Kerry Stokes
Seven West Media chairman Kerry Stokes. (Image: AAP/David Moir)

“Before we start, minister, I should disclose that Kerry Stokes, the billionaire who controls the Seven Network, is the second-largest shareholder in Estia Health, one of Australia’s largest for-profit nursing home operators which is currently battling two major COVID-19 outbreaks at its Ardeer and Heidelberg West facilities.”

Unfortunately, Sunrise co-host Natalie Barr failed to make this disclosure before tearing strips off federal Aged Care Minister Richard Colbeck, during a live interview on Stokes’ Seven Network yesterday morning.

It just goes to show that the more Kerry Stokes diversifies his investments into a range of non-media industries — mining, property development, equipment hire, oil and gas, aged care and even honey manufacturing — the more conflicts will emerge.

And based on the way Stokes is blatantly backing broadcaster Basil Zempilas — his employee — for a Perth mayoral run, he really doesn’t appear to have any idea on where to draw the line with conflicts of interest. (As both Crikey and Media Watch have explained in recent days, the only person with even less of an understanding appears to be Zempalis himself.)

Stokes, a man valued on The AFR’s Rich List at $5.7 billion, might have refused to invest another dollar into his media empire for the last five years now, but he’s certainly been spraying his wealth around in other sectors.

Stokes’ majority-controlled Seven Group Holdings conglomerate has spent more than $600 million snapping up a 16.3% stake in Boral during the COVID-19 pandemic, money that his separately-listed and debt-laden Seven West Media would love to have received if the billionaire were still partial to supporting his languishing media investments.

Even Estia Health has received more pandemic support than Seven West Media. Seven Group Holdings disclosed on July 1 that it had opportunistically increased its stake from 8.54% to 10% during share price weakness brought on by the pandemic.

Rather than going in deeper, you would think Stokes might have been once bitten, twice shy on Estia Health, as he has now spent almost $100 million to become the second biggest shareholder after fund manager Perpetua.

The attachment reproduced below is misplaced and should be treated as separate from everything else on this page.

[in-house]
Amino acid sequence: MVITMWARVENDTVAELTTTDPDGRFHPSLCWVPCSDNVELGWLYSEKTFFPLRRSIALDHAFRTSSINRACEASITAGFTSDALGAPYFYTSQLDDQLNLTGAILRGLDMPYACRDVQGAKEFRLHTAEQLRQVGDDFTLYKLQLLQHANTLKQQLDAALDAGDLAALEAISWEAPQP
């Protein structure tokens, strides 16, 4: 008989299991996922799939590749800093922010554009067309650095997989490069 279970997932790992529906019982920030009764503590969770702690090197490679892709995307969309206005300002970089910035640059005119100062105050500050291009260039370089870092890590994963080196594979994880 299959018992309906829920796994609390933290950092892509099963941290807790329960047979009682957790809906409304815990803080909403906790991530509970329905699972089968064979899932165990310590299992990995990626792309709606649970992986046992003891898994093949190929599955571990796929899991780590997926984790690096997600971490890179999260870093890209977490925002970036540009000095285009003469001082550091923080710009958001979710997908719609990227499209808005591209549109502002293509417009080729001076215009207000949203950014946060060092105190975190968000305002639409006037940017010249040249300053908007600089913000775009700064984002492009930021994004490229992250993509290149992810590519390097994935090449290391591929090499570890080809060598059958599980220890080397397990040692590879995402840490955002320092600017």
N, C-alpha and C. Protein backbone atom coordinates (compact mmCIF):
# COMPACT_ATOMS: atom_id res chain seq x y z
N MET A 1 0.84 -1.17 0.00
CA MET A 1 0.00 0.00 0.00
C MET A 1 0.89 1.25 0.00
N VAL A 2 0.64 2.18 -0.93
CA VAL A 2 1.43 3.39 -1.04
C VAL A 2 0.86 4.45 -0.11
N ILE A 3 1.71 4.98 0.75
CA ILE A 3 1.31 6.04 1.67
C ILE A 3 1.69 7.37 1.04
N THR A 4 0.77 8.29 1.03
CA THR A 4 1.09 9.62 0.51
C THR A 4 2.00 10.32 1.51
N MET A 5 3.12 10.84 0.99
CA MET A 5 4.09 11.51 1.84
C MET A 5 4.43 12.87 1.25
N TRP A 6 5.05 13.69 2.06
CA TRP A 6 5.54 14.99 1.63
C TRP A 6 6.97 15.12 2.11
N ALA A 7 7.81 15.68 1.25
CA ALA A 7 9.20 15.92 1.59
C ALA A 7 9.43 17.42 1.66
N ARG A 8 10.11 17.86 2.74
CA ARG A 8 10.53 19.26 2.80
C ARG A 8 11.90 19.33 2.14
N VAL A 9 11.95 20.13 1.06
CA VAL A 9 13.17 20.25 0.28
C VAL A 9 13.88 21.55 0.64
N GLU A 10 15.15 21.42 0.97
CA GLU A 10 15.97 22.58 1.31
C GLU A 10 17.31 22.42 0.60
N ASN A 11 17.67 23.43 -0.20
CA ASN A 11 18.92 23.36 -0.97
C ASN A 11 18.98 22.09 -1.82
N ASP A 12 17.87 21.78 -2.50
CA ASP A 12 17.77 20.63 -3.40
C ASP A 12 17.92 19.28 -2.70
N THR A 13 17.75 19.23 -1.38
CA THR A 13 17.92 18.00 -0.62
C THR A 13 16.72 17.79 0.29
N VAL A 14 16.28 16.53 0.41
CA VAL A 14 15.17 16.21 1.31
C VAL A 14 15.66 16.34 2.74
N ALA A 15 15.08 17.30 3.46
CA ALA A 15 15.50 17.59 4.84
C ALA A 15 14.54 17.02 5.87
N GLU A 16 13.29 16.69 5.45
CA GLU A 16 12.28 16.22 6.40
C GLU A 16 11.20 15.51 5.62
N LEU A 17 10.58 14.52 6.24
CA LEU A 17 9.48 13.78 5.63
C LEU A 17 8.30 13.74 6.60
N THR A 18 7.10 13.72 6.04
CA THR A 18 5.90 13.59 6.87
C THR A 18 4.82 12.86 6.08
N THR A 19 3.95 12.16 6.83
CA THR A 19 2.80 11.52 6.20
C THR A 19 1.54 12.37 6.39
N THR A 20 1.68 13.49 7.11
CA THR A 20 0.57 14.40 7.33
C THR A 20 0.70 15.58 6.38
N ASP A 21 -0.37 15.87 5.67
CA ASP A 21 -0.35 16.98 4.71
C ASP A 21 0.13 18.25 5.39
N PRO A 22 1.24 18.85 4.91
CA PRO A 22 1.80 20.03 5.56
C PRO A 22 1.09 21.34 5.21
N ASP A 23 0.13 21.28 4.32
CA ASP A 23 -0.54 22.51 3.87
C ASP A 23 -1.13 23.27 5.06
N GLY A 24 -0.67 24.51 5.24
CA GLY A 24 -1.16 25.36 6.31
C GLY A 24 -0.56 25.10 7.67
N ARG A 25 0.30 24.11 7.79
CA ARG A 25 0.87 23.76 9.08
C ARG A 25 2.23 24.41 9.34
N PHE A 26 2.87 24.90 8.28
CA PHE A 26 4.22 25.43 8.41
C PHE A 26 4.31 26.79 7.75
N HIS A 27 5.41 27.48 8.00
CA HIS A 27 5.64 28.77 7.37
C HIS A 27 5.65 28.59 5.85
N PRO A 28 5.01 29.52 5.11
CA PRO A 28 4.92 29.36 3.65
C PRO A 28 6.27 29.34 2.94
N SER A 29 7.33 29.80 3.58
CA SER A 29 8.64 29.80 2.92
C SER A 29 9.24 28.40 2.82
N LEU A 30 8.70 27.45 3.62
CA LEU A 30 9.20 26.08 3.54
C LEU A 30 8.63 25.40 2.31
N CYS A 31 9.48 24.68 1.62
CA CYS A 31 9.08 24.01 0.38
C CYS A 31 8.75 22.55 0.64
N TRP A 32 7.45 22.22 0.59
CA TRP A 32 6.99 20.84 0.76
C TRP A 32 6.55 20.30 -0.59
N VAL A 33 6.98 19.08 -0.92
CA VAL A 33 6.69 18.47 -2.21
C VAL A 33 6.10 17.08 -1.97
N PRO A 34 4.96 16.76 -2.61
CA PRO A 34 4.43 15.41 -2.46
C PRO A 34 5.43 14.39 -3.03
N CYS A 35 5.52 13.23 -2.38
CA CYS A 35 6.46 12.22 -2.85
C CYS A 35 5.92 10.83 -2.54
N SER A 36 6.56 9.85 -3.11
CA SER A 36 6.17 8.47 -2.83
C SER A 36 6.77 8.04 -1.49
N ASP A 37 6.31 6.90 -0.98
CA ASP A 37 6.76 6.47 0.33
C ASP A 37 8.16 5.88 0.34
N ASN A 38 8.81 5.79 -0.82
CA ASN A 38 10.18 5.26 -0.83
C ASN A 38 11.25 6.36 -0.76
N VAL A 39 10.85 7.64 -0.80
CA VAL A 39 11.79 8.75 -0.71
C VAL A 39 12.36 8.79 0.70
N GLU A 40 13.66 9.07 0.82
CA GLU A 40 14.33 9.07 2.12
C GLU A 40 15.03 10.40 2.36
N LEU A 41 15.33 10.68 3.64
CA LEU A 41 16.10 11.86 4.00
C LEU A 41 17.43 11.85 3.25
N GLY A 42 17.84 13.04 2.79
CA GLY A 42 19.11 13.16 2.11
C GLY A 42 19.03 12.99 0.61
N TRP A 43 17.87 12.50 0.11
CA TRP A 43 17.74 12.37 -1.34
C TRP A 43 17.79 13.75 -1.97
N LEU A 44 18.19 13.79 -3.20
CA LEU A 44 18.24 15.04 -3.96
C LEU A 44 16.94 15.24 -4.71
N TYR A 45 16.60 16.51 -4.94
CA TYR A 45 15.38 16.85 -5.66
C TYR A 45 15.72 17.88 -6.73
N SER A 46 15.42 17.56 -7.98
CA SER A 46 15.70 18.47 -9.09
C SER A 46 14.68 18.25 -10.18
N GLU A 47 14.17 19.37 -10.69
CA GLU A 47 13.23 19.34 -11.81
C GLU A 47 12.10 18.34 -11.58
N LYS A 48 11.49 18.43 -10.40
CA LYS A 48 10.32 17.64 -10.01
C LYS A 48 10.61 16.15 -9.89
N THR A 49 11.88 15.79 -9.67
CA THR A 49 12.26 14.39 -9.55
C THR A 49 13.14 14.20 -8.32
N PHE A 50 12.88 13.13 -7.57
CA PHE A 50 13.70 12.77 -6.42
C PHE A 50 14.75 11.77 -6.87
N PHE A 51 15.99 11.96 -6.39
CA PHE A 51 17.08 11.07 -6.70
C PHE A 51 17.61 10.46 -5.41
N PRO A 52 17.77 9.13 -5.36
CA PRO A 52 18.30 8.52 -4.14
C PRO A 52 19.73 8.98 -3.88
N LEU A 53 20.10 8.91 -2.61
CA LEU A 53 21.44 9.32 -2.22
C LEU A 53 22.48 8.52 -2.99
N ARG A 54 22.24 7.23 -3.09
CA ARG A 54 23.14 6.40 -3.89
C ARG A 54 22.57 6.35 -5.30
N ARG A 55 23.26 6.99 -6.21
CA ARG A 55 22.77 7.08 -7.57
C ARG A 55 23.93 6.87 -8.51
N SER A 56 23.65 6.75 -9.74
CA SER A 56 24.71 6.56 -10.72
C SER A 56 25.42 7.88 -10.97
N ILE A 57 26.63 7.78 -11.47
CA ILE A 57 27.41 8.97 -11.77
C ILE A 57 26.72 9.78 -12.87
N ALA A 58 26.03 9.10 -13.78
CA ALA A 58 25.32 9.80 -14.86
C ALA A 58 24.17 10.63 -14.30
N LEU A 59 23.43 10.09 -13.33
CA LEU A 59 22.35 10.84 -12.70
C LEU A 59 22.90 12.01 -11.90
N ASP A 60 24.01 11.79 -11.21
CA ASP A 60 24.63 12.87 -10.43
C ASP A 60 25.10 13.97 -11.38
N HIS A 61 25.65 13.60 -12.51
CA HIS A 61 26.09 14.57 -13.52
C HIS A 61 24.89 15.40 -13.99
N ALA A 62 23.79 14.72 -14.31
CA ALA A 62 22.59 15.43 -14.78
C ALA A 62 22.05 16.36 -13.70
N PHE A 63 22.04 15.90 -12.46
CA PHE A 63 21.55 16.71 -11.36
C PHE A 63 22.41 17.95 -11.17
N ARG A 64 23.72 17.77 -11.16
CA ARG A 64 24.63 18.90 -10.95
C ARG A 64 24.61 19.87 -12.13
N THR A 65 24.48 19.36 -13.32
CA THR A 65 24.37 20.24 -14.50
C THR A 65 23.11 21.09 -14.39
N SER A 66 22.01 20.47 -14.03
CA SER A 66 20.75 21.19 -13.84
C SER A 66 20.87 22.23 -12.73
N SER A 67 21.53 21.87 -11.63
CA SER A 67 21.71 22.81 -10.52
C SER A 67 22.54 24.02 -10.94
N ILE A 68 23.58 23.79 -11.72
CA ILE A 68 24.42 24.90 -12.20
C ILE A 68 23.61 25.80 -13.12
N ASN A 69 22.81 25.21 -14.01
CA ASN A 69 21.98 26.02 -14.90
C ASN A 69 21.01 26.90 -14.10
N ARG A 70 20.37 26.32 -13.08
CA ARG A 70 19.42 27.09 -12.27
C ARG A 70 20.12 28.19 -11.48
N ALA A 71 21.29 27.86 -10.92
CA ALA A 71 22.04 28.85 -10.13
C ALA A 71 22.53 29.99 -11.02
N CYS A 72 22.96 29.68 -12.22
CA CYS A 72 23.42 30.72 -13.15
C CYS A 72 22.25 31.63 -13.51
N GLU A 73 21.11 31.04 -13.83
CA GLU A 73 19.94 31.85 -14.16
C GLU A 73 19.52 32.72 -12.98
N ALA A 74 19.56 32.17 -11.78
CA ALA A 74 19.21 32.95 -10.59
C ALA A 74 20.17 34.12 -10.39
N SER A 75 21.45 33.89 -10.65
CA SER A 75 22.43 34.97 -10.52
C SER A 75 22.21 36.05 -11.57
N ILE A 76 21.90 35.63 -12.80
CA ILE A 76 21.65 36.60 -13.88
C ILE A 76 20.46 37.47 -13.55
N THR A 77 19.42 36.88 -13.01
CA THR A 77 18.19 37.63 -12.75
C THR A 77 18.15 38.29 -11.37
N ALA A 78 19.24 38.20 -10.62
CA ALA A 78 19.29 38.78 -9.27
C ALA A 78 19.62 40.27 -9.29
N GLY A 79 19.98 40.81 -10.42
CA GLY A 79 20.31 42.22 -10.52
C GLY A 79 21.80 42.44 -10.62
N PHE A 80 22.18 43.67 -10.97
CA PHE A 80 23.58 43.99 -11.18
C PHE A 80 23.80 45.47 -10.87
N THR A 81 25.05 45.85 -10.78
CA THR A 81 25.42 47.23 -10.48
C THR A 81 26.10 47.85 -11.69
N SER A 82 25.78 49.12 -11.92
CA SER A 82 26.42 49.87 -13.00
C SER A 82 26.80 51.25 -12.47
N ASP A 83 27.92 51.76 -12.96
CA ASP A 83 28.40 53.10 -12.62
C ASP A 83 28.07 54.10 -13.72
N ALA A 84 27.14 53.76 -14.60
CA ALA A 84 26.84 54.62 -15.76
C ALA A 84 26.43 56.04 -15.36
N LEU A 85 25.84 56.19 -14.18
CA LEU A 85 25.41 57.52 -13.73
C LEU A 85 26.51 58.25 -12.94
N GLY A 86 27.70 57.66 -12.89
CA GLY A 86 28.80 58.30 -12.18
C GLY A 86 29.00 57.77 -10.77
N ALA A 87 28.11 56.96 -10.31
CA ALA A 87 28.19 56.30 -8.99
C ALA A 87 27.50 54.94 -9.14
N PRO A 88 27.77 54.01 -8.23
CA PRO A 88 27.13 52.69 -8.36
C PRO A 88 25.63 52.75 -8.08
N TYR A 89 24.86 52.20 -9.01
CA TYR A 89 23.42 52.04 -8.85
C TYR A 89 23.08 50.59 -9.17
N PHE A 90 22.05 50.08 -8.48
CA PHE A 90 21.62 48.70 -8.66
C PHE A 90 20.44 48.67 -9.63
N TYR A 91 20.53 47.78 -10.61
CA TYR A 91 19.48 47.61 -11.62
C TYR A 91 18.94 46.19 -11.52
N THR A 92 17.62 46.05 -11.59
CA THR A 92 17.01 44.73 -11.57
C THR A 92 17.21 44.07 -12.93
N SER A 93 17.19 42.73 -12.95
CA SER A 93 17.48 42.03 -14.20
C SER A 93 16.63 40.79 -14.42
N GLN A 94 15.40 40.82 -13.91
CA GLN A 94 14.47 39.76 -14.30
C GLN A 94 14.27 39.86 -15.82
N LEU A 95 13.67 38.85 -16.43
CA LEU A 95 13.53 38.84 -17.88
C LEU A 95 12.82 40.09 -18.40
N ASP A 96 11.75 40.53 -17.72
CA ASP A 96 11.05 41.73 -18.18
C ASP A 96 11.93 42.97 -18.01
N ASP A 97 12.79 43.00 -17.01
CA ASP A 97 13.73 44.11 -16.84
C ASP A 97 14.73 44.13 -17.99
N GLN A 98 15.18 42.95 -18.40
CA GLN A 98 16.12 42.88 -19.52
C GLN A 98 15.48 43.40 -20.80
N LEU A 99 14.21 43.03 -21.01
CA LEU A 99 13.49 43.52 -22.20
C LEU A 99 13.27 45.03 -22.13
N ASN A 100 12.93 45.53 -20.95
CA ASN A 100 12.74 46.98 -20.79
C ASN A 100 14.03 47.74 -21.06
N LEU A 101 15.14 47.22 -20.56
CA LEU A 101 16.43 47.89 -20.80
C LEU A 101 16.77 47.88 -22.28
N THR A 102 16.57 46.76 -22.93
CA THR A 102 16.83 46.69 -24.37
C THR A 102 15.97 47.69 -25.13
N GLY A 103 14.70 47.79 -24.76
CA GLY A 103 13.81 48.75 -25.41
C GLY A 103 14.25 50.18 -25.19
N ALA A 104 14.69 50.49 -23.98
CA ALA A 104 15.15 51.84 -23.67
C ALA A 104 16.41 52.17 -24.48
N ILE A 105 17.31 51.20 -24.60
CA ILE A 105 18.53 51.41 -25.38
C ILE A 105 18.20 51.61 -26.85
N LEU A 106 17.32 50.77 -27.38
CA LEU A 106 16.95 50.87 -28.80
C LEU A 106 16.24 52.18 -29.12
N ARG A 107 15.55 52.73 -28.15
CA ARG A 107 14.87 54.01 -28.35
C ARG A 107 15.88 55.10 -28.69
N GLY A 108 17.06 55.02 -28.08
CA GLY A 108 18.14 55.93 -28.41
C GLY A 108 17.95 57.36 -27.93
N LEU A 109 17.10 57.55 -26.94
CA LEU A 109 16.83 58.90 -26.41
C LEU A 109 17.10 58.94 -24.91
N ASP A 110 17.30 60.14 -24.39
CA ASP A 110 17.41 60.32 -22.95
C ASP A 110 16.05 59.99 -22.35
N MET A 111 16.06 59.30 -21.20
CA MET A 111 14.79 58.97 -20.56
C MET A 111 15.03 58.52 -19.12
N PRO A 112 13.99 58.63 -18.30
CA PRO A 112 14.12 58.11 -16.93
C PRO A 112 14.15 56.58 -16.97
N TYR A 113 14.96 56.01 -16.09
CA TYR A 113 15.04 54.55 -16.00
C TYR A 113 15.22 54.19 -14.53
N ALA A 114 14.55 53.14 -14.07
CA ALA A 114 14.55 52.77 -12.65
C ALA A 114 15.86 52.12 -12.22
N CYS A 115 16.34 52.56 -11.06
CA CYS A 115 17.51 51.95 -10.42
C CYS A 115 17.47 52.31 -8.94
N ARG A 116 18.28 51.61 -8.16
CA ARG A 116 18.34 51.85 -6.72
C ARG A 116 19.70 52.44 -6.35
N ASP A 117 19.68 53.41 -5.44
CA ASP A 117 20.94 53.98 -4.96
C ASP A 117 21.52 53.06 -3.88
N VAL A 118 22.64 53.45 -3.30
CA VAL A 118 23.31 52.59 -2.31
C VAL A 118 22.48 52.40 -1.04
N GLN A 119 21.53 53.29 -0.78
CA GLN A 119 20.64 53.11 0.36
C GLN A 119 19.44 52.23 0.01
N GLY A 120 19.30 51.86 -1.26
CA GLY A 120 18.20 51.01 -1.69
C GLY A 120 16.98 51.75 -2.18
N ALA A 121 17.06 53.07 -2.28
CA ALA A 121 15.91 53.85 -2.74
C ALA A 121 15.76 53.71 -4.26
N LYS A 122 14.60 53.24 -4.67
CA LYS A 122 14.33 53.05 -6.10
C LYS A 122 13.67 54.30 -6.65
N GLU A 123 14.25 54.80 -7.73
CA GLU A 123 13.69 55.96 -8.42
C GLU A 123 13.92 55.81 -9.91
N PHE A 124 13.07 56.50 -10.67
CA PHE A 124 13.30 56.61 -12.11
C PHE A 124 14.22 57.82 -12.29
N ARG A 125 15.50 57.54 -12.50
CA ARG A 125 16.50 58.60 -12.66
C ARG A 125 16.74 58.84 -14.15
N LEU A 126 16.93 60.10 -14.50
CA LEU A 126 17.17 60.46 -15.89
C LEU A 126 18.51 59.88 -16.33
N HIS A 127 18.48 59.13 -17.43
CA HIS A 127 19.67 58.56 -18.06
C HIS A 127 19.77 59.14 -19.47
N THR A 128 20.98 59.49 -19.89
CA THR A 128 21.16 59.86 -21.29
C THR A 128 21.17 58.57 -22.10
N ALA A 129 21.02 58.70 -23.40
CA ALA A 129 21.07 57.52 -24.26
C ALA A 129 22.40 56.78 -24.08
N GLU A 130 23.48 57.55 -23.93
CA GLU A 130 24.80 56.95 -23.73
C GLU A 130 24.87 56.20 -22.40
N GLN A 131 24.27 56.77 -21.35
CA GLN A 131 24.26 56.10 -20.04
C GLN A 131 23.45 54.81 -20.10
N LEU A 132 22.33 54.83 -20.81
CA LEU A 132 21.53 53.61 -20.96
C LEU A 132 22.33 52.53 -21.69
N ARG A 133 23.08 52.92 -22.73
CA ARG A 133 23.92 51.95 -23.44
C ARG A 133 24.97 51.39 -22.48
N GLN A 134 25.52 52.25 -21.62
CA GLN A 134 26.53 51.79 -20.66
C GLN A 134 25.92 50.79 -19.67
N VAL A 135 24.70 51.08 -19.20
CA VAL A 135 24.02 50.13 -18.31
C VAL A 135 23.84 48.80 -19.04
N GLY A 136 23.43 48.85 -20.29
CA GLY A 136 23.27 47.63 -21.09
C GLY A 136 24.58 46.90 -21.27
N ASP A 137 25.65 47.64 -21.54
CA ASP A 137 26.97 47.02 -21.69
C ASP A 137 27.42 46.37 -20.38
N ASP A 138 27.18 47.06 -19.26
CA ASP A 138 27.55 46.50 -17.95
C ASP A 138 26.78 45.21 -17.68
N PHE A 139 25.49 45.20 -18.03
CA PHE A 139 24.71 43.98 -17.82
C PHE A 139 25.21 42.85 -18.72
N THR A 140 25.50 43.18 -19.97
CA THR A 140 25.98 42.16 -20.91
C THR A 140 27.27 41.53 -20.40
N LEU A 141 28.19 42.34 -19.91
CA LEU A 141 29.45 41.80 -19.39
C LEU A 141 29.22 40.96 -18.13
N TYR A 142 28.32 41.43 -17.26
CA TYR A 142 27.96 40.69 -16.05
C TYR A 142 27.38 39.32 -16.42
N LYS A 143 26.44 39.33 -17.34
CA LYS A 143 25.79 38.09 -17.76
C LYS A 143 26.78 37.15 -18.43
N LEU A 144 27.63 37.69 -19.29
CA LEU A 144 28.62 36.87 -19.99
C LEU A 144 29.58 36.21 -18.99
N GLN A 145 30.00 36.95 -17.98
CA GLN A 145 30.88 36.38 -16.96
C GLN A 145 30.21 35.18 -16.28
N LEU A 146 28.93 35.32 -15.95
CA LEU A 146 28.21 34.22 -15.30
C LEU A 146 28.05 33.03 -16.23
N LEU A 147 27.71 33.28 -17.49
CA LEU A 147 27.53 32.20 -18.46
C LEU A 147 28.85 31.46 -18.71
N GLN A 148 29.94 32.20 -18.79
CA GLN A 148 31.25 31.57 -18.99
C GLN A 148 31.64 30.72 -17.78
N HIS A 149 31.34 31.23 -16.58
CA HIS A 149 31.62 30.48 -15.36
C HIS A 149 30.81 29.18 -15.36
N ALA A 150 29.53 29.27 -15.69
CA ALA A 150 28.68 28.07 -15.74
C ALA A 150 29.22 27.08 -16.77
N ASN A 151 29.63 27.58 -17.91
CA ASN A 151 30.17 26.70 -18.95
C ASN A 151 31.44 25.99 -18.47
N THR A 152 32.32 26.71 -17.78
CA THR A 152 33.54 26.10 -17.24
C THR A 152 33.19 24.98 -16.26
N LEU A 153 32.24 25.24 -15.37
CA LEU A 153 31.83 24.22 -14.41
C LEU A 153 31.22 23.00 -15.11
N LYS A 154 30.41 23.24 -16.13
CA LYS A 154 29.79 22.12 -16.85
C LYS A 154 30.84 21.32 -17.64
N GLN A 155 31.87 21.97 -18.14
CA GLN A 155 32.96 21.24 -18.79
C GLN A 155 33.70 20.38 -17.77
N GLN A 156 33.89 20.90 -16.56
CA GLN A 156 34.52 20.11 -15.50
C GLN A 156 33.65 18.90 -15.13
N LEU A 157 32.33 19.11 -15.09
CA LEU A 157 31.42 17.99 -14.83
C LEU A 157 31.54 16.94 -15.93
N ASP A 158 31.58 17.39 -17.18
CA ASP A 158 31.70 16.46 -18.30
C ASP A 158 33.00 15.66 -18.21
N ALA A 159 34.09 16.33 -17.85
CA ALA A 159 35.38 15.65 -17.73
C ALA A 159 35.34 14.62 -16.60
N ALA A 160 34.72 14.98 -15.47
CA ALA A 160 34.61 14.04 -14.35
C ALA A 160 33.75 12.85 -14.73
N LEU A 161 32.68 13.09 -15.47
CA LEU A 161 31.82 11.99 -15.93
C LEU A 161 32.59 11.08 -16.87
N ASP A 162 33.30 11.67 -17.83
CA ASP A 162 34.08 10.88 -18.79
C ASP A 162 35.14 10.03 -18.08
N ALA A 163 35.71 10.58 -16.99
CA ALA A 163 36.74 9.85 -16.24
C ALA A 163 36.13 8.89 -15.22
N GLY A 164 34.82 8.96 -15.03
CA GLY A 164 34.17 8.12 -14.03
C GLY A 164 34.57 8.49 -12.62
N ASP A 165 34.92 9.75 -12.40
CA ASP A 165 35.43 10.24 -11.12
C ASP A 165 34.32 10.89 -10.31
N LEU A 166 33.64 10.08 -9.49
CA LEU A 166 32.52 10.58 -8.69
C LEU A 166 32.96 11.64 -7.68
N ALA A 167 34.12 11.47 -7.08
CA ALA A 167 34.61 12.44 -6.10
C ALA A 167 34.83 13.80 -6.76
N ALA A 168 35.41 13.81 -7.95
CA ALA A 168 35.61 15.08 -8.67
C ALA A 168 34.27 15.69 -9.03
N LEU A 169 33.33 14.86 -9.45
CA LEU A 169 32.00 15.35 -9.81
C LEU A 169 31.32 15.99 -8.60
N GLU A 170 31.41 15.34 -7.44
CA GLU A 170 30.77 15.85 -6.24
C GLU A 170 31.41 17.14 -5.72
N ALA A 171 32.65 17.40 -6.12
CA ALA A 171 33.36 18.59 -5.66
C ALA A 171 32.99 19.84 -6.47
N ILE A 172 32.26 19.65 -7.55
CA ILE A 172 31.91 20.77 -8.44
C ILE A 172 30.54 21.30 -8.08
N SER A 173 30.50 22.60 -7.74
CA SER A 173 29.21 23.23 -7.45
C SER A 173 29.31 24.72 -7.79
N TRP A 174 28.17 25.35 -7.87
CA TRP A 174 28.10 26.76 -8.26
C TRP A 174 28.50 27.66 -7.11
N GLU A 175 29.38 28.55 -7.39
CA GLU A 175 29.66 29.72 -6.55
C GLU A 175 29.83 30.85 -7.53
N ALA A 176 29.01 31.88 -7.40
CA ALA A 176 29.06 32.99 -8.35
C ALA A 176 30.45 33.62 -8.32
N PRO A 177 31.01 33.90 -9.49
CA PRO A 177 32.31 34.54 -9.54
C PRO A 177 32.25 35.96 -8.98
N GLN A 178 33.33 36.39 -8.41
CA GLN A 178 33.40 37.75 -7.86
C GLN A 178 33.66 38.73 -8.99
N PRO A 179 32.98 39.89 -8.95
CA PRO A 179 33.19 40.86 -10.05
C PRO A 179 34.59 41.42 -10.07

Estia Health owns and runs 69 nursing homes, offering 6180 places, and in 2018-19 received a whopping $438 million in funding from the federal government, which more than covered the company’s $386 million employee expense bill. The residents chipped in a further $146 million and have handed over more than $800 million in residential bond money held by the company.

Estia Health’s disclosures to the ASX have been tardy in recent times, even though Stokes is represented on the board by Warwick Smith, a one-time aged care minister in the Howard government, who should know plenty about levelling with the public and regulators in a timely manner.

Estia Health’s shares tumbled 8% on Monday after the company released this statement to the ASX outlining federal regulatory interventions against its Ardeer and Heidelberg West facilities. Stokes and his minions often gloat about their political connections so it will be interesting to see how hard the feds end up going against Estia Health.

Monday’s announcement failed to tell investors that there are more than 110 infections across the two facilities, or how many staff have contracted COVID-19. The brand damage is considerable, which probably explains why in February Estia claimed to have net assets of $813 million when its market capitalisation is now only $388 million.

Stand by for big write-downs with the full year results on August 18.

Seven Group Holdings first invested $64 million for a 7.53% stake in Estia Health in 2016-17, at an average price of $3.24 a share. Smith was appointed to the board to represent Stokes in May 2017.

This was after Stokes made his apparent decision to not put another dollar into Seven West Media following a recapitalisation proposal back in April 2015.

As has been argued by Crikey twice over the past year, Stokes needs to decide if he’s staying in the media game or not.

It makes no sense to order an ongoing fire sale of assets by Seven West Media’s new CEO James Warburton at the same time as he’s personally spending big on businesses like Boral and Estia Health. Why isn’t Stokes buying more Seven West Media shares in its hour of need?

Seven West Media shares closed at just 9 cents last night, valuing the business at a miserable $142 million, less than half Estia Health’s $388 million market capitalisation.

Expect write-downs to be disclosed on the value of both Seven West and Estia when Seven Group releases its full year results on August 26, in what will be one of the strangest reporting seasons we’ve ever experienced.

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Peter Fray
Peter Fray
Editor-in-chief of Crikey
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